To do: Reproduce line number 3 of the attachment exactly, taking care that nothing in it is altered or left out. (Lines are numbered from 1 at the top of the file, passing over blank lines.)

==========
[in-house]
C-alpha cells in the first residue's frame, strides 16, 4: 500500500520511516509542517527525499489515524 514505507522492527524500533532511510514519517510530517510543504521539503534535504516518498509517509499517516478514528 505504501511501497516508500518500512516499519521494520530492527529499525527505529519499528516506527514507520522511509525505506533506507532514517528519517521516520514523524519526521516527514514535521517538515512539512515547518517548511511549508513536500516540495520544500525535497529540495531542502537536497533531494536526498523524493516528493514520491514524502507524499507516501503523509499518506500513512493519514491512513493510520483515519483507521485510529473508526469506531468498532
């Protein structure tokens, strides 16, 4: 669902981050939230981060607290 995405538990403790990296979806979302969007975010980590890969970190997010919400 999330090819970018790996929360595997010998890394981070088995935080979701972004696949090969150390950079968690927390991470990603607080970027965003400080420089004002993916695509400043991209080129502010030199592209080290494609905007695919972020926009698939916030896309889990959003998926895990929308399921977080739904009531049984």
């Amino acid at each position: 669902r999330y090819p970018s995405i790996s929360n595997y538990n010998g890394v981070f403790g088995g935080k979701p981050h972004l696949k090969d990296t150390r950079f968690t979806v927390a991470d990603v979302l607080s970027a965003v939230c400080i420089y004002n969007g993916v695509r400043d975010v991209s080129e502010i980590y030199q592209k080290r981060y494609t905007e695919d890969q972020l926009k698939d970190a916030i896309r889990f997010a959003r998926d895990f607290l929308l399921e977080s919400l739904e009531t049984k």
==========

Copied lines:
């Protein structure tokens, strides 16, 4: 669902981050939230981060607290 995405538990403790990296979806979302969007975010980590890969970190997010919400 999330090819970018790996929360595997010998890394981070088995935080979701972004696949090969150390950079968690927390991470990603607080970027965003400080420089004002993916695509400043991209080129502010030199592209080290494609905007695919972020926009698939916030896309889990959003998926895990929308399921977080739904009531049984």